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Mississippi Man Pleads Guilty to $51M Healthcare Fraud Scheme

NEW YORK – The US Attorney's Office for the District of New Jersey said Wednesday that a Mississippi man has pleaded guilty to a role in a $51 million healthcare fraud scheme.

According to the government, Keaton Langston and others paid kickbacks and bribes in exchange for doctor's orders for genetic cancer screening tests, durable medical equipment, and compounded medicines that were then filled by companies they either owned, operated, or had a financial interest in, including a laboratory.

They concealed these payments by making it appear they were for legitimate marketing and referral purposes.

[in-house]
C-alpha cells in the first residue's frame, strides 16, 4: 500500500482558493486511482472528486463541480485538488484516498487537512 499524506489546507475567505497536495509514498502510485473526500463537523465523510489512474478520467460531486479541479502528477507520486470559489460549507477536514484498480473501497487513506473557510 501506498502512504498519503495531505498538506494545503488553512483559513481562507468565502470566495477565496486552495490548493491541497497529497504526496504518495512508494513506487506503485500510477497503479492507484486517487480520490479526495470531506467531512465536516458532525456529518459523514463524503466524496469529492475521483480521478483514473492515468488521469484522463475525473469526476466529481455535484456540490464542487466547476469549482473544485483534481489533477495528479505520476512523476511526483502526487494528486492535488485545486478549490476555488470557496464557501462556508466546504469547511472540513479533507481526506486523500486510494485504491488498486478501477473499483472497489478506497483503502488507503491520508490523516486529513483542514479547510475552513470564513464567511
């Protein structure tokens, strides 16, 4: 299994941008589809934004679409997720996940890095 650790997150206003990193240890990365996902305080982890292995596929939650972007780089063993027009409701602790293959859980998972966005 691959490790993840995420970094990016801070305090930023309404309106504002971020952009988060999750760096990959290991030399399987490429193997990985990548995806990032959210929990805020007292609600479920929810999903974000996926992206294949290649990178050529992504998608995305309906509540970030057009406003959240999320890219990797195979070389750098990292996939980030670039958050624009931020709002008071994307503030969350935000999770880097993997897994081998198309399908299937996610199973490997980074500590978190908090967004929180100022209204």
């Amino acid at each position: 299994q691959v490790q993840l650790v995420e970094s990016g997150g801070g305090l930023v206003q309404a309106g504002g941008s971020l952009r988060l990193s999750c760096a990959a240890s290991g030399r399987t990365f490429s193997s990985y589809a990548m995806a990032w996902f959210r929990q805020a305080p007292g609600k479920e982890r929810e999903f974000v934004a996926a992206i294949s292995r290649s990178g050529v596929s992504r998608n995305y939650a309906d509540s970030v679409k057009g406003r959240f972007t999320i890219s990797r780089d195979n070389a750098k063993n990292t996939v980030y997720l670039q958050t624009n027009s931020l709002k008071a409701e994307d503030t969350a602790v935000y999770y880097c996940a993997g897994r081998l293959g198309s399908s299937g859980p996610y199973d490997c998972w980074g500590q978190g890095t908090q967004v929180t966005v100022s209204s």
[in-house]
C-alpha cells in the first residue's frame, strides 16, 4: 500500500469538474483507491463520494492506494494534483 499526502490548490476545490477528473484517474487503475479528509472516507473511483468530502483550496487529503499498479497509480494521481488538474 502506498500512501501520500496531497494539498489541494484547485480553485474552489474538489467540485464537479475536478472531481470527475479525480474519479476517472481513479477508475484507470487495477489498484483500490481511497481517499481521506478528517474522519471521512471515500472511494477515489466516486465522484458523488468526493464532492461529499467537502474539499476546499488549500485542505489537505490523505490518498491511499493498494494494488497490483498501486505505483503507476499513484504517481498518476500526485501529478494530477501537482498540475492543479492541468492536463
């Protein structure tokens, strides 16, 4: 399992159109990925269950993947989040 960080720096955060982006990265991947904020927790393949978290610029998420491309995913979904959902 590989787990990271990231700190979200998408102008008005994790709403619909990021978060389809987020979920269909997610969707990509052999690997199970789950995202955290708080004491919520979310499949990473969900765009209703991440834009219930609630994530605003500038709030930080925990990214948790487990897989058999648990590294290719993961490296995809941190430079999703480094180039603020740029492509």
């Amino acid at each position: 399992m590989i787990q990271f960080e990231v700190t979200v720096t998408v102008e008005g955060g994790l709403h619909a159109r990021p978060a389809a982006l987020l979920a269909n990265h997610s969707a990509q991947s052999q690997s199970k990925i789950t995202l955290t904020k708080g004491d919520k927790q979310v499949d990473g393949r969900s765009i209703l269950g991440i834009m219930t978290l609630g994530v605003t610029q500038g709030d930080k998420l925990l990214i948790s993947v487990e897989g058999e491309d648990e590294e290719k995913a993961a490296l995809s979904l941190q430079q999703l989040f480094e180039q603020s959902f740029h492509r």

The laboratory, pharmacies, and DME companies billed Medicare and other healthcare benefit programs approximately $51 million for tests and orders produced by the scheme. According to the DOJ, Langston received approximately $10 million from these reimbursements.

Langston pleaded guilty in US District Court for the District of New Jersey to conspiracy to commit healthcare fraud. The charge is punishable by a maximum of 10 years in prison and a fine of $250,000 or twice the gross gain or loss from the offense, whichever is greater. Sentencing is scheduled for Oct. 1, 2024.